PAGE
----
Sully – Another film with Tom Hanks (there seems to be a theme here?) which shows the incredible action taken during the 2009 Miracle on the Hudson caused by striking a flock of birds. We discuss how this film gets the flight deck details right – but many films (and press in general) don't get pictures to match the reality. The control takeover scene is very accurate – but safety harnesses (in this film and many others) are not that accurate. Pilots will not put them on until they absolutely have to.

7500 – The squawk code for a hijacking, this is a well written film that is based on the flight deck point of view. The film was a three-country co-production.

Executive Decision – A crash, bang, boom 1990s movie, with Hollywood license taken with secret passages, cargo holds and B1 Bombers and a short field landing sequence.

Catch Me If You Can – A movie that included Pan Am and filmed partly at the TWA terminal at JFK. Geoff was there in January 2020 – one day maybe we'll record an experience there.

Flight – Keeping the blue side up with Denzel Washington. Saving his passengers on a crash landing, but then having to deal with his substance abuse challenges.

Passenger 57 – A 1990s movie with lots of explosions and shootouts. There is an implausible scene of getting into the airplane through the landing gear. Vinod shares his experience of leaving Cuba where the police would escort the plane to prevent stowaways running to escape in the landing gear.

Air Force One - Geoff has seen the real thing on the tarmac, and no, the vehicles don't travel with it.

Alive – The harrowing story of the crash of a Uruguayan Rugby team flight in 1972 and subsequent battle for survival. Mountain flights for small planes in that era were often dangerous.

Planes, Trains and Automobiles – A crazy journey across America with Steve Martin and John Candy. We look back at a couple of Vinod's crazy experiences that we've discussed previously.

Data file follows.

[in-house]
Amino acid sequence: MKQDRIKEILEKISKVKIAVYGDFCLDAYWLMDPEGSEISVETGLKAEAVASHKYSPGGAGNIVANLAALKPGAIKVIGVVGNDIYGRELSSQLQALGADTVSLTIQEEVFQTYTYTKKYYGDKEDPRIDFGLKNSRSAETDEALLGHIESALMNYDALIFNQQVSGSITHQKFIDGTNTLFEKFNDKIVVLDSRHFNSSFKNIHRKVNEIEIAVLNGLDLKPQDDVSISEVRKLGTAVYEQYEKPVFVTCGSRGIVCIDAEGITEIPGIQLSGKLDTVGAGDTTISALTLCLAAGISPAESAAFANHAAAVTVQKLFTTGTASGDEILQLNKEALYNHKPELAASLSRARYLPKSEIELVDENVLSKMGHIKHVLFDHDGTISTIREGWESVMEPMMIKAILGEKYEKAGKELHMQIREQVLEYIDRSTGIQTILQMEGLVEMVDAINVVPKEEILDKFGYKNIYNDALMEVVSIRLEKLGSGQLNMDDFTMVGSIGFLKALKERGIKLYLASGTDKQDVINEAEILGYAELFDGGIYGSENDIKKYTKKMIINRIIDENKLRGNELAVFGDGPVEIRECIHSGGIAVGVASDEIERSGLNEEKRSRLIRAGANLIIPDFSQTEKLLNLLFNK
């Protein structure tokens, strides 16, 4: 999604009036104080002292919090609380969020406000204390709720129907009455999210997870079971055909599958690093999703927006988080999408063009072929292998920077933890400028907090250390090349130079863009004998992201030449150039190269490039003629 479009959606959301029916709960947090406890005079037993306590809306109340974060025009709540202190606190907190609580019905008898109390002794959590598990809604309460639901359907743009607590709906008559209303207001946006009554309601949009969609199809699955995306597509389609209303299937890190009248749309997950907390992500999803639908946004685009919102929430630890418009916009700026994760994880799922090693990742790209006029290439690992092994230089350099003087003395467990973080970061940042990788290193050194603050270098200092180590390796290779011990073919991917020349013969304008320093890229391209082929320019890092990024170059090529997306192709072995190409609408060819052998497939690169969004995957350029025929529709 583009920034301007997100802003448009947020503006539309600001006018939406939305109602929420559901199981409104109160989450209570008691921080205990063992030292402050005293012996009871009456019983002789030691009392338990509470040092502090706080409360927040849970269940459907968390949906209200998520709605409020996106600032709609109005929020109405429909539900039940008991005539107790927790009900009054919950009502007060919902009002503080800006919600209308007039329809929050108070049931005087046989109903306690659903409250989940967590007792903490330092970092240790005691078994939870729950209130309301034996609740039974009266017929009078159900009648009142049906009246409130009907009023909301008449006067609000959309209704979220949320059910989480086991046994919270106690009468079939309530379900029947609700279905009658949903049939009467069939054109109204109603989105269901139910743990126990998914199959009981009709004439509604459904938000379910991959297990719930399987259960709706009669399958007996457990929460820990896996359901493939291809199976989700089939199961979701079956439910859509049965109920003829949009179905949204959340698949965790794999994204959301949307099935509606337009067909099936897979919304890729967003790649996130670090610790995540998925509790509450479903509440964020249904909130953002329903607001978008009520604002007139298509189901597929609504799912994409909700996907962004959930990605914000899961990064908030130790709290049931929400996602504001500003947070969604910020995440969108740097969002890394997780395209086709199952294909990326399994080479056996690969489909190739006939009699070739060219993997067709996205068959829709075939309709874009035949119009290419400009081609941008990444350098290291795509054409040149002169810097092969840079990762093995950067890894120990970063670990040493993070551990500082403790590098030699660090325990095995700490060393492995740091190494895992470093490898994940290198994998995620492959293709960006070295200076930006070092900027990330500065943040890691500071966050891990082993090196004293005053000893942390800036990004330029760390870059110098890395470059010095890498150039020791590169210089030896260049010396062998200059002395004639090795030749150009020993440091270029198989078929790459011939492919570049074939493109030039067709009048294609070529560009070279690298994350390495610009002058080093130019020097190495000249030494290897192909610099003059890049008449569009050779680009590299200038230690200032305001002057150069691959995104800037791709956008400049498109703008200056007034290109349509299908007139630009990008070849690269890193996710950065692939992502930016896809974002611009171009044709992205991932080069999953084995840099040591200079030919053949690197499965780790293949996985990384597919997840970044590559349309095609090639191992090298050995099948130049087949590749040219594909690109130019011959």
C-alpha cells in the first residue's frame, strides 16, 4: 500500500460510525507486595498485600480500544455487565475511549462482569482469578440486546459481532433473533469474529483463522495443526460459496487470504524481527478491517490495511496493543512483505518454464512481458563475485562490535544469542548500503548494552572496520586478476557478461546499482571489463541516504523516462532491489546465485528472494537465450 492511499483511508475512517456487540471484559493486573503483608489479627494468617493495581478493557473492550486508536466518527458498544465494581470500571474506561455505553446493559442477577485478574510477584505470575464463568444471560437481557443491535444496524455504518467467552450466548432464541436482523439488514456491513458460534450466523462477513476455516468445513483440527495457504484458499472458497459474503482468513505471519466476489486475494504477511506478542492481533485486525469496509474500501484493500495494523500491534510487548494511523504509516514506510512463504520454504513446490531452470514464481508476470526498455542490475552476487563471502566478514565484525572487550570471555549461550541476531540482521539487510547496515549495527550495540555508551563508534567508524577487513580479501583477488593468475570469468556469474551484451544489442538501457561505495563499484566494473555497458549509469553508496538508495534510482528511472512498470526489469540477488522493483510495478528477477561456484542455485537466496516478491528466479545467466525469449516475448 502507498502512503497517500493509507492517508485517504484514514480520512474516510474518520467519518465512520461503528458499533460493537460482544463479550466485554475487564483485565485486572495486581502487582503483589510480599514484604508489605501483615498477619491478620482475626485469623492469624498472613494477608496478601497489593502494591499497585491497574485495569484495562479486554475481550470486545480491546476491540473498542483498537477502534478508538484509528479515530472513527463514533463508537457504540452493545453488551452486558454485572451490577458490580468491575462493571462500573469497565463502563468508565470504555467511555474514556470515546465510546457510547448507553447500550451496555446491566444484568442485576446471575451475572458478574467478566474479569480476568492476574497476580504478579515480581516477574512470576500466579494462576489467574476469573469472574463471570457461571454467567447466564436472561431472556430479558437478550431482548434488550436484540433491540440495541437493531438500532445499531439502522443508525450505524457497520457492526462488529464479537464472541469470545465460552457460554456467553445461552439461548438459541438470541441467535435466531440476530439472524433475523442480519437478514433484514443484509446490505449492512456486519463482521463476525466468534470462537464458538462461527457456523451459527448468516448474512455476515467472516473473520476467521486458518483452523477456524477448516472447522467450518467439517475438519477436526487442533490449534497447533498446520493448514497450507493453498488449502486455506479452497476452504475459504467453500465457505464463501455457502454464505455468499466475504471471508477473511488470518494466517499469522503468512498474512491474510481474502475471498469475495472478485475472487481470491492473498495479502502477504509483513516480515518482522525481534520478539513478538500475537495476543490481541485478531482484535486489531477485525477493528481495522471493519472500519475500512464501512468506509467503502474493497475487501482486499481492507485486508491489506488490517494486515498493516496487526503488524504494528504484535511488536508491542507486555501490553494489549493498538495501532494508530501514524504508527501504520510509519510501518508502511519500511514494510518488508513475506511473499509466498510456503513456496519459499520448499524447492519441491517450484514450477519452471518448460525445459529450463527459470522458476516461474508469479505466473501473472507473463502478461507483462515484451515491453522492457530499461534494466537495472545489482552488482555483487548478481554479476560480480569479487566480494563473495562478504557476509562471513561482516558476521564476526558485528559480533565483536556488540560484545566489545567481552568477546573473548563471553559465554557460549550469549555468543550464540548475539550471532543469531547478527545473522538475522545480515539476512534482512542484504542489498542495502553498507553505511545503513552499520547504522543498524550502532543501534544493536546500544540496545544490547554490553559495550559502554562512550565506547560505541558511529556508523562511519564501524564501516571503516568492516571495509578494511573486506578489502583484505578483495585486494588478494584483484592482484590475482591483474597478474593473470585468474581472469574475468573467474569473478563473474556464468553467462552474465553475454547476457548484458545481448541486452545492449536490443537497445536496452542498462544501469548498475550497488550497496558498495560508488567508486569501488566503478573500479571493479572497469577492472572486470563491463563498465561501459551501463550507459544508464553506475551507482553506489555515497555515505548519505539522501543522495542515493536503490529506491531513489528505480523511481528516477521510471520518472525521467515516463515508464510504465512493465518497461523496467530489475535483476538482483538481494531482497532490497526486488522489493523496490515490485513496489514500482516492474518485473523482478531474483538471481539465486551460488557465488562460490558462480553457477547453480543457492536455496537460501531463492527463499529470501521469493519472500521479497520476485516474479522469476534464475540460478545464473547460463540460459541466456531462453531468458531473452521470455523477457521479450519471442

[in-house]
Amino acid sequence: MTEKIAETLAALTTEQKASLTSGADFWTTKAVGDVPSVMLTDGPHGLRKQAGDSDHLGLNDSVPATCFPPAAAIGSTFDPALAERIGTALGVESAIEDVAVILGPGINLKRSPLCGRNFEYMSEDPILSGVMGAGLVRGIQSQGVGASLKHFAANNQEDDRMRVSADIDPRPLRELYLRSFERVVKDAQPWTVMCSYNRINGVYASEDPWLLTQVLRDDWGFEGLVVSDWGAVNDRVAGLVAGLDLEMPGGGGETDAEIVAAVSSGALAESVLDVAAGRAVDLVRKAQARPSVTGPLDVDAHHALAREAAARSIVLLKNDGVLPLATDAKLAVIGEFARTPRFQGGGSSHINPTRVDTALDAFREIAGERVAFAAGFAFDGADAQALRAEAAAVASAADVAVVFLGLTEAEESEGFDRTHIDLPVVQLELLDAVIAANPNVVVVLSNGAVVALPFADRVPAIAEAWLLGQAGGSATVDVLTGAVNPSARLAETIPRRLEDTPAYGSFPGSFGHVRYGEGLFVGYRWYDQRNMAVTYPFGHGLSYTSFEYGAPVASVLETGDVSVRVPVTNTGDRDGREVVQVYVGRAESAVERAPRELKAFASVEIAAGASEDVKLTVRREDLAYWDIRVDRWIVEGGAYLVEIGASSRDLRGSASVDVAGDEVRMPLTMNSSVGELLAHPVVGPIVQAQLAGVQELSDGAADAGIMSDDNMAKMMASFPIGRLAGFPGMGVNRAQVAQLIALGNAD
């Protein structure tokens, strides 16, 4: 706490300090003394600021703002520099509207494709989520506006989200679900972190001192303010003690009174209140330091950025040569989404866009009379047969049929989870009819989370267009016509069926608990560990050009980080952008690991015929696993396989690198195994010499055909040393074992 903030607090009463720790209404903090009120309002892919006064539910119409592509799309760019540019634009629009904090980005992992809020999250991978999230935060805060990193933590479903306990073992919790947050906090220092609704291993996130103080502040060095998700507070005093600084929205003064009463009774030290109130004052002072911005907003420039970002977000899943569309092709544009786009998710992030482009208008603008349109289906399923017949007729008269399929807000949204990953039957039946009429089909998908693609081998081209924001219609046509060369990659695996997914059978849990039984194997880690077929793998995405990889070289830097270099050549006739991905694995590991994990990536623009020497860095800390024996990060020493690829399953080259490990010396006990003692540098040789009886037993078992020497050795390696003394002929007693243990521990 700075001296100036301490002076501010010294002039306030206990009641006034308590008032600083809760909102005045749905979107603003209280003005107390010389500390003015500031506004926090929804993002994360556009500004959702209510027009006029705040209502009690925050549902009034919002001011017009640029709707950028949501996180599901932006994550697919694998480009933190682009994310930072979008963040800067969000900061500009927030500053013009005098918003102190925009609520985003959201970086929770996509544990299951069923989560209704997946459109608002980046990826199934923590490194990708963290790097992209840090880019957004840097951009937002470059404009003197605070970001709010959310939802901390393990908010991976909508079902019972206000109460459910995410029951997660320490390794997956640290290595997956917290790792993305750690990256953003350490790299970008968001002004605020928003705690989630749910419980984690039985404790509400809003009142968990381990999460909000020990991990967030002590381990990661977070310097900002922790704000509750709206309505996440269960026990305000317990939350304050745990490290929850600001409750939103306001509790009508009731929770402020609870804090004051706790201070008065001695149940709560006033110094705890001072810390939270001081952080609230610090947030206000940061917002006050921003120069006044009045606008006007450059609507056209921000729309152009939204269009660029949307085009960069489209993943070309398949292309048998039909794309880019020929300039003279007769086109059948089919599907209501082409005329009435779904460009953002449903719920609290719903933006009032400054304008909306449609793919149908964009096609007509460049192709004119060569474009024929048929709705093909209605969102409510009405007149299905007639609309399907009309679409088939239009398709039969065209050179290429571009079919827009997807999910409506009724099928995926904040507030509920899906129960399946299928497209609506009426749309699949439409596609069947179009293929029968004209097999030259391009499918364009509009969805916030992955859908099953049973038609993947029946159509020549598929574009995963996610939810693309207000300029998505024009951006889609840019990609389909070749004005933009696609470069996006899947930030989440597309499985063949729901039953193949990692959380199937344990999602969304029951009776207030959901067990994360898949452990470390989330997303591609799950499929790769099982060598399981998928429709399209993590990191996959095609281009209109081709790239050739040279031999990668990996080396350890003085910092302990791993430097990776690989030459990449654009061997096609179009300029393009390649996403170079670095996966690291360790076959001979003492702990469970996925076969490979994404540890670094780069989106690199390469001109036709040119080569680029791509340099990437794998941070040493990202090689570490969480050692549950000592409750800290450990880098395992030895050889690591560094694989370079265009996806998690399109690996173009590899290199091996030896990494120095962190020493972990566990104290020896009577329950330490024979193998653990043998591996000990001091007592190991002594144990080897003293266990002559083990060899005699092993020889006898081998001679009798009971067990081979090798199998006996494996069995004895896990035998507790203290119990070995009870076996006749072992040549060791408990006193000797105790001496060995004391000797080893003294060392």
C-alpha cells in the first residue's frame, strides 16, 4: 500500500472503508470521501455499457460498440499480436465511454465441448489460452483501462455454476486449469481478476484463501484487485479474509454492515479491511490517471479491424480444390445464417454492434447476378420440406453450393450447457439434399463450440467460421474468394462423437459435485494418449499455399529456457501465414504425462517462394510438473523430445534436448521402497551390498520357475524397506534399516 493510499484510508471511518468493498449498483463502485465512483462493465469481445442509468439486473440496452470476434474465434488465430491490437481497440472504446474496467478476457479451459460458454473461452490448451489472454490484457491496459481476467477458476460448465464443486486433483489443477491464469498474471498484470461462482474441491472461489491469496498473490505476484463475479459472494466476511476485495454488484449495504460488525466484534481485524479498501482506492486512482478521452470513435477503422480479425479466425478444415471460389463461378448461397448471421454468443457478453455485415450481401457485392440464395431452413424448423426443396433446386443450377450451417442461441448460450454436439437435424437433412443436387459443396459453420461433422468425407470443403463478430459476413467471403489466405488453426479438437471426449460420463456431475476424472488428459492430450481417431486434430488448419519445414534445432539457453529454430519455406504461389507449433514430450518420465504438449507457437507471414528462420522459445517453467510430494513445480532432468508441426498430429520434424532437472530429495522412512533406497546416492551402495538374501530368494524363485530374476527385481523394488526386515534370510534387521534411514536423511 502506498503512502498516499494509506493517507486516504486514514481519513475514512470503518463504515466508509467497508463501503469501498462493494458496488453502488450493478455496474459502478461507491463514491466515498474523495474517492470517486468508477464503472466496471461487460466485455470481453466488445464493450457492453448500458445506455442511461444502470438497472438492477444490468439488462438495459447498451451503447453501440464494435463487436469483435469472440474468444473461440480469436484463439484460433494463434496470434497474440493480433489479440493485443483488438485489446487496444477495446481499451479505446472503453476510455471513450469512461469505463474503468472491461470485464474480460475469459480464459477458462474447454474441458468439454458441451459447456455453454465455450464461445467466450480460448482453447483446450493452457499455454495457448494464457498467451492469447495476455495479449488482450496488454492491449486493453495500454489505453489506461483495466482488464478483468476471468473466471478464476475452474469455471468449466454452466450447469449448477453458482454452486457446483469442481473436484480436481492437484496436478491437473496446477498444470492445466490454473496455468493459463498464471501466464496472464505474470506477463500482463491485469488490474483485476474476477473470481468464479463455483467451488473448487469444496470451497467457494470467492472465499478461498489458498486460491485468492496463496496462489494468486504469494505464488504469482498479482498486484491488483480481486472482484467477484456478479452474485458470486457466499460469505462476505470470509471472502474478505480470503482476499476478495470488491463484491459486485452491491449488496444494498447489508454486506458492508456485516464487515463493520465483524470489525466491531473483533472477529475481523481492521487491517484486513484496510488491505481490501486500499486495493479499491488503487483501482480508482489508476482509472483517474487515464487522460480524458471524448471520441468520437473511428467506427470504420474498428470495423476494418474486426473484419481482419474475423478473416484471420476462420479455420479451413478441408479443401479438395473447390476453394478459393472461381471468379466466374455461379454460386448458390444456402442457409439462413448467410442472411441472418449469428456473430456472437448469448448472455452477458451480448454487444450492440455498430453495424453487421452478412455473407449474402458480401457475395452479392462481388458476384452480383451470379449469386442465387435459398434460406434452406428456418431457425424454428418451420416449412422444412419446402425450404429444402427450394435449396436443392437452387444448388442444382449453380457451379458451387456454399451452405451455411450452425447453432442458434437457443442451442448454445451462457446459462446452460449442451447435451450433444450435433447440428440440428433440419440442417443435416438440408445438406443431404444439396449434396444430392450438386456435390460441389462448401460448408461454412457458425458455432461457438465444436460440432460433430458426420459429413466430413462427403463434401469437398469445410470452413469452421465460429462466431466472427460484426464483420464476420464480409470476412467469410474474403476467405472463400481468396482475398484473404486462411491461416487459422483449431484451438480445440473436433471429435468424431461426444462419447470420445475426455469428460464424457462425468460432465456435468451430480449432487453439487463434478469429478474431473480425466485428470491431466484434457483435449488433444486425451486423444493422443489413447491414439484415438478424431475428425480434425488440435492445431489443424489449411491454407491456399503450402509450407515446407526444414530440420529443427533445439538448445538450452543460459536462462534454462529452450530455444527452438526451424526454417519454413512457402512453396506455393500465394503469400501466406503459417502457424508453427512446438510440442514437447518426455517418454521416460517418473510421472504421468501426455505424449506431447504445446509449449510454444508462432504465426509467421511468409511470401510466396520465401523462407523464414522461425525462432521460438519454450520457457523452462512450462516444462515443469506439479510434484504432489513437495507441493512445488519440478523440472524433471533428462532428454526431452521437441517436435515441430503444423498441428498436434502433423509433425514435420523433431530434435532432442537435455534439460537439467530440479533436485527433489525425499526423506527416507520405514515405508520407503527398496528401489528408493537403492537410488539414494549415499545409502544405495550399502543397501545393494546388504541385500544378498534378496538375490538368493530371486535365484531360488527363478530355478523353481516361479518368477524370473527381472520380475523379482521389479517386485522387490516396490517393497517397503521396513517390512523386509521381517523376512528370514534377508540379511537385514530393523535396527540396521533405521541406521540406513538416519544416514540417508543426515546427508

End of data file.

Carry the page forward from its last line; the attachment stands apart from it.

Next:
Airport – A film series of disaster movies in the 1970s, with George Kennedy playing in all four films of the series.

Final Destination – It is thanks to this plane that Vinod checks to see if plane wings are greasy.

Con Air – A late 1990s prisoner transport movie starring Nicolas Cage, and a Fairchild C-123 which causes us to ask why are they landing on The Strip in Las Vegas?

Non-Stop – Liam Neeson puts in a good performance, but the movie misses on a number of technical issues.

Flight of the Phoenix – We look briefly at the 2004 remake of the film.

Air America – We look at the bush flying that is highlighted in this movie, and also wonder when planes break apart in Hollywood films, why aren't there more cables visible?

Twilight Zone – We discuss the original "Nightmare at 20,000 Feet" from 1963, the 1983 movie starring John Lithgow, and The Simpson's 1993 animated parody.

Finally, we recommend the television series Mayday (also known as Air Crash Investigation; Air Emergency; or Air Disasters in various countries) for those who are interested in air crashes, near-crashes, hijackings, bombings, and other disasters.

The integrity of the technical aspects varies depending on the movie - some aim for facts, while others have information that can be debunked.

We share the Simple Flying story from October that an ex British Airlines 747 will be saved as a film set just outside of London.

News Items:

  • article (translated from German) "Traveler with 350,000 euros in underpants and shoes".
  • article "€280,000 painting found in bin after owner leaves it at airport.".
  • article "easyJet launches free at-home trolley service".
  • article "Emirates unveils new Christmas menu"

If you have a story about your favourite aviation films, a question, or other experience that you would like to share, please email us at stories(at) or find us on Facebook, Twitter, Instagram and Patreon. Show notes are available online at

(Sleighbells sound FX from GowlerMusic edited and mixed with other sound FX